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Profile: Iftikhar Chaudhry.
By: M Ilyas Khan BBC News, Karachi.

The chief justice of Pakistan, Iftikhar Chaudhry, has won many plaudits for bravery as the only judge in the nation’s judicial history to have stood up to a military ruler and won. In the process, he emerged from being just another chief justice in Pakistan’s largely- mistrusted legal system to a rallying figure for tens of thousands of people demanding justice, rule of law and democracy. Twice, in May in Karachi and again in Islamabad in July, he has found himself at the centre of deadly clashes over his “suspension” by President Pervez Musharraf in March. On both occasions his public image as a national icon remained untainted even though some quarters tried to paint him as a “blood-thirsty judge”. Most observers say his legal battle with the military government has left the judiciary more independent and a bar more united than ever in its demands for the restoration of the rule of law. Conventional career Justice Chaudhry climbed the ladder of his profession just like everybody else. Born to a lower middle class family in the western city of Quetta in 1948, he studied law at the local university and started a legal practice in Quetta in 1974.
He tried his hand at all fields of law; civil, criminal, tax, revenue and, at a later stage, constitutional matters. He qualified for legal practice at the Supreme Court in 1985. In 1989, the Balochistan provincial government appointed him as its advocate general, and the next year he became a judge of the Balochistan High Court. He became the chief justice of Balochistan High Court in April 1999 and was elevated to the Supreme Court in February 2000. On June 30 2005 he was appointed as the chief justice of Pakistan. During this period, Justice Chaudhry did not betray any signs of breaking with the past traditions in order to chart an independent course for himself. He sat on four pivotal Supreme Court benches between 2000 and 2005 that validated the military takeover by Gen Musharraf, his referendum, his legal framework order (LFO) and the 17th constitutional amendment that gave the president additional powers and allowed him to continue as the army chief. Though Justice Chaudhry voted with the majority on each bench, he did not head any of them. Embarrassed government However, after becoming the chief justice, he became a judge eager to secure the independence of the Supreme Court. Being the youngest chief justice, he showed a lot of energy in working overtime to clear the backlog of cases, and established a separate human rights cell at the court for cases involving honour crimes. He also took on the government, reversing a major privatisation deal that was approved by Prime Minister Shaukat Aziz, and forcing the country’s intelligence agencies to admit they held dozens of people in secret custody. On both counts, he greatly embarrassed the government. Getting the administrative and policing system to deliver in such cases often necessitated harsh handling of officials in the court. He grew increasingly unpopular with those officials, but became the darling of human rights groups whose activists came out in large numbers to support him when he was suspended by Gen Musharraf on 9 March. Observers believe that two factors have played a decisive role in elevating him from the realm of the ordinary to the status of hero. First was the TV image of the judge being reprimanded for alleged misconduct by an increasingly unpopular military ruler, in uniform and in his military residence to which the judge had been “summoned”. The second was his courage to refuse to step down and his determination to face the charges. The two have combined to backfire for Gen Musharraf, at least for the time being.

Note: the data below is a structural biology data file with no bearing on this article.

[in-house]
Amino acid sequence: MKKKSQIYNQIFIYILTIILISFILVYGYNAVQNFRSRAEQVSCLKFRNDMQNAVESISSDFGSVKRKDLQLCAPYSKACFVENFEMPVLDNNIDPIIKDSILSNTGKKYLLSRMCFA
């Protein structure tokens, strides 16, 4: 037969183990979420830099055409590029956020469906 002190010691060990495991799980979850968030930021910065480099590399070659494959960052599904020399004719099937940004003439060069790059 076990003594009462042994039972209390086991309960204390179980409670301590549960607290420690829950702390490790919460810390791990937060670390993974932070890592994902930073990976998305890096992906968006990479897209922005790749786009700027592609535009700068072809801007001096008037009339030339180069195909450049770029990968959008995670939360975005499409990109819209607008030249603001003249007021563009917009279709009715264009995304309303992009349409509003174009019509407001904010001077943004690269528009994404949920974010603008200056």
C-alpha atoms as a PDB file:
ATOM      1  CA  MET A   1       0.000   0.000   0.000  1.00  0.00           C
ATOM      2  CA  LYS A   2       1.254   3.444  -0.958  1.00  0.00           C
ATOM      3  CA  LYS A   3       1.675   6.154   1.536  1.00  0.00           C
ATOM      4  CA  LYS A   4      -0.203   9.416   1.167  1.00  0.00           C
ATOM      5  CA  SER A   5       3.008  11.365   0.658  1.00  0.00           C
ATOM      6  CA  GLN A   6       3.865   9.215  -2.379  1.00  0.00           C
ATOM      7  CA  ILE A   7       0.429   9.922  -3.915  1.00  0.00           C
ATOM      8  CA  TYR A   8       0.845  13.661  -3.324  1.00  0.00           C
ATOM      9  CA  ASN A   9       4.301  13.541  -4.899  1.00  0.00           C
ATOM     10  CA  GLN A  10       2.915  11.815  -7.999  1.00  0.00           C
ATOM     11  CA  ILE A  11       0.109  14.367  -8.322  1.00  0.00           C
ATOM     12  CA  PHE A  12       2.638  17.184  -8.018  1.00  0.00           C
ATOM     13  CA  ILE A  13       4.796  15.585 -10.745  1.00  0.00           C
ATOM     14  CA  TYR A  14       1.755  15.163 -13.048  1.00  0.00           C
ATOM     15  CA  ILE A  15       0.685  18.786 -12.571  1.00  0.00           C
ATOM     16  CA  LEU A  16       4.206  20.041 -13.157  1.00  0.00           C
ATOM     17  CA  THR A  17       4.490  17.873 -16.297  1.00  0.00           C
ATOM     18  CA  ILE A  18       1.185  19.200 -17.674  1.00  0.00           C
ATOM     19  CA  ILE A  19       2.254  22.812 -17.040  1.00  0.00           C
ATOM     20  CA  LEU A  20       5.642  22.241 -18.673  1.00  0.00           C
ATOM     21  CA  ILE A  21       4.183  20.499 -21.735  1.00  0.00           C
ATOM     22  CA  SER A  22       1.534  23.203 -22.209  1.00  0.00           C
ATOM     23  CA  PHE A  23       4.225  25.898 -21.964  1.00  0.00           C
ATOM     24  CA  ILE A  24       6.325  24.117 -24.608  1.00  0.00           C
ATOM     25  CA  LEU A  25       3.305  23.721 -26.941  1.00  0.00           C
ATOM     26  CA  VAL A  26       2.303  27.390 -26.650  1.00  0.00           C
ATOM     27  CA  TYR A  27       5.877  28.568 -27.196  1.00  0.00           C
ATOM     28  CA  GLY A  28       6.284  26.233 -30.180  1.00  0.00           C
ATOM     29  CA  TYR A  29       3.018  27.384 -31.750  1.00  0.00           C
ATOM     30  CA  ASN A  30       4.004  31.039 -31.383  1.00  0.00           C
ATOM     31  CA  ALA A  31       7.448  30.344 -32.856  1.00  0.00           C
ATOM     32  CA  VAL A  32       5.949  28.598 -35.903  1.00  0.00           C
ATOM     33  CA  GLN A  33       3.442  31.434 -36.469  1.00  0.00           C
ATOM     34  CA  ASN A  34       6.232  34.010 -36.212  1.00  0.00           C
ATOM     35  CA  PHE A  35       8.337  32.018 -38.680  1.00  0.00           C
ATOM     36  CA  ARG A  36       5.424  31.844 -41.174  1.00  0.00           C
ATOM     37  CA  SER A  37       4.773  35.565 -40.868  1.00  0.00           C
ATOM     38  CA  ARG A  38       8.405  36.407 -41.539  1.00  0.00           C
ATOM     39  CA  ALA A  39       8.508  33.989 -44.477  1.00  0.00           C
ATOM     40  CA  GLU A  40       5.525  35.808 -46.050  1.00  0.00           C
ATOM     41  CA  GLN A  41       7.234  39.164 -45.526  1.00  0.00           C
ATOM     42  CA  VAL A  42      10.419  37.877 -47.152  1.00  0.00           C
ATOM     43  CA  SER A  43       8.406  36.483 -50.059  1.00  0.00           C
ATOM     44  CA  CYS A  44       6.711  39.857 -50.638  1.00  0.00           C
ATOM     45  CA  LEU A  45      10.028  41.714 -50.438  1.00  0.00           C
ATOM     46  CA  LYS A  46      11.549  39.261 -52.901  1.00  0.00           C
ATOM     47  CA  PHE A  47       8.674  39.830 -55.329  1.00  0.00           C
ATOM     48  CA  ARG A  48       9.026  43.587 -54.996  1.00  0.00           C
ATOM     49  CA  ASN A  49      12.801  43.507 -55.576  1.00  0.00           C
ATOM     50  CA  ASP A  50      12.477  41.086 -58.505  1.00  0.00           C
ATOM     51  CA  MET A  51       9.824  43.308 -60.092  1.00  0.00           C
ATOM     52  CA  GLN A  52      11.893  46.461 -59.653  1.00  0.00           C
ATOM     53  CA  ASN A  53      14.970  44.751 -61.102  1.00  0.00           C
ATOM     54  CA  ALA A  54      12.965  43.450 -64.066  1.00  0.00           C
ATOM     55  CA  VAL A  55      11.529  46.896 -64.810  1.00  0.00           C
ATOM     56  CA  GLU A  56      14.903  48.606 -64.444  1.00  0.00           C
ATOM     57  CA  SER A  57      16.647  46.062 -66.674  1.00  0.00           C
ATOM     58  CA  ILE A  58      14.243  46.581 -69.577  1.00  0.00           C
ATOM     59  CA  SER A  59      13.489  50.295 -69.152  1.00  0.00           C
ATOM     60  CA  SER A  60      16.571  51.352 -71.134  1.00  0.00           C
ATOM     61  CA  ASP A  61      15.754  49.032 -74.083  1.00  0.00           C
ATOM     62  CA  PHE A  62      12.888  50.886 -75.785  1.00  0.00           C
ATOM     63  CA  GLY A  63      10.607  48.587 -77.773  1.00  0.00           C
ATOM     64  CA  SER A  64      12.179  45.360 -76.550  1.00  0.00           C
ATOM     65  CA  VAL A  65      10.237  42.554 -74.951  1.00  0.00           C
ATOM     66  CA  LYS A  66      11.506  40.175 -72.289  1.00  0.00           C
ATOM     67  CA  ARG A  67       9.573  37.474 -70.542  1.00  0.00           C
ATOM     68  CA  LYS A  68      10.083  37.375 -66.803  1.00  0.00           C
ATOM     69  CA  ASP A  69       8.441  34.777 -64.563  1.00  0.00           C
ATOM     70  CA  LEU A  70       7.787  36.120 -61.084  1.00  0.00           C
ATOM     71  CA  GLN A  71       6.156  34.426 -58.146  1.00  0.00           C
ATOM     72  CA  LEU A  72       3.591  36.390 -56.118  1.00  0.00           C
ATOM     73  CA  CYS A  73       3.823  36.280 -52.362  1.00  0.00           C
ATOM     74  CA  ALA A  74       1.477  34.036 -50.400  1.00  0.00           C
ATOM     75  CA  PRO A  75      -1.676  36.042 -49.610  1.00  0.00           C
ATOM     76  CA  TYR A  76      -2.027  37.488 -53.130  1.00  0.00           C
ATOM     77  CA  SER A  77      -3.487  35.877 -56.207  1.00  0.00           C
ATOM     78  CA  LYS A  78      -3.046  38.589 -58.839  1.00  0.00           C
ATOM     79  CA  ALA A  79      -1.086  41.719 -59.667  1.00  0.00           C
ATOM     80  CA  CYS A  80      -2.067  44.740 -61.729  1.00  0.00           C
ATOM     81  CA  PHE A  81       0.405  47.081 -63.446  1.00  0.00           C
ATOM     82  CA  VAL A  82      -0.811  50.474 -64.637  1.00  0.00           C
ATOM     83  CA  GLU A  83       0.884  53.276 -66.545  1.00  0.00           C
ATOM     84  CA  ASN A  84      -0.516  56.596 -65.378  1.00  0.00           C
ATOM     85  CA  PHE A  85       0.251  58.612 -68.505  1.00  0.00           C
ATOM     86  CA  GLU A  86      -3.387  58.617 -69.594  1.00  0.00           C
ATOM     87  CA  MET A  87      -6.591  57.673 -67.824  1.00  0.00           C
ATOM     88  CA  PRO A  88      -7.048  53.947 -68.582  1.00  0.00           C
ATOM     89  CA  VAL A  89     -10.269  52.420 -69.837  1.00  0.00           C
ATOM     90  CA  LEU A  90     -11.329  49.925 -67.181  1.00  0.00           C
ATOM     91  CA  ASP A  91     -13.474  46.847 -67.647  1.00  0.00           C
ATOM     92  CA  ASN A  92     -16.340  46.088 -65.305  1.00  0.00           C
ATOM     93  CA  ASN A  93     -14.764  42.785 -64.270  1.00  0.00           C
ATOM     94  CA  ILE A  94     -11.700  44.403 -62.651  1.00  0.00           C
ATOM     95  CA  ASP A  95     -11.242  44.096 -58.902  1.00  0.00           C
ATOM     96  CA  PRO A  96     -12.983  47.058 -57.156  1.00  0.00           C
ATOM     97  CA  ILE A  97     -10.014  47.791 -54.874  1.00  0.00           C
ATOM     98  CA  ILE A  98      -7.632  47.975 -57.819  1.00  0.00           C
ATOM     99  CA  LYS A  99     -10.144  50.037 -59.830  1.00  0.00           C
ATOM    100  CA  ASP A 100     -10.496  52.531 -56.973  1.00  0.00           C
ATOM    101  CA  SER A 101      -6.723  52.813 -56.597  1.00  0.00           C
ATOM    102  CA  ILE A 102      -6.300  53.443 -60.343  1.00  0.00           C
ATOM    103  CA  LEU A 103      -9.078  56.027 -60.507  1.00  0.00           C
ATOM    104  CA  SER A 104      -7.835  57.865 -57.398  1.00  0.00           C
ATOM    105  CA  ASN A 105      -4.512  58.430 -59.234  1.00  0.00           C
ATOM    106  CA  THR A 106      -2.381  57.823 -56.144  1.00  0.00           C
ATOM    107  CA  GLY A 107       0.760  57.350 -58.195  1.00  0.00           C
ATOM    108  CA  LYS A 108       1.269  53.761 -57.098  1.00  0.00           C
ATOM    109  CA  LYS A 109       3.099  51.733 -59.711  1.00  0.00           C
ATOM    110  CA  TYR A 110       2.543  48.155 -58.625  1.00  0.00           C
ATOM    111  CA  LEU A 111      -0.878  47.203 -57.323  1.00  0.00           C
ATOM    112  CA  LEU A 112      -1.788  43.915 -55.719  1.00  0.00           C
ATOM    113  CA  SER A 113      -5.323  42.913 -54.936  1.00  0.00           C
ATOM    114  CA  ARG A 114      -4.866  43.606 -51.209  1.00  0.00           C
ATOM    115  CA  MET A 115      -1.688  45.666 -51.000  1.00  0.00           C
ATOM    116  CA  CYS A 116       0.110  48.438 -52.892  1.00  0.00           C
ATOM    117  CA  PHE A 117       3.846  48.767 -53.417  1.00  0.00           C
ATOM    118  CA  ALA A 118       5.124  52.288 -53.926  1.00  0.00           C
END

ref. link: http://news.bbc.co.uk/1/hi/world/south_asia/6909711.stm

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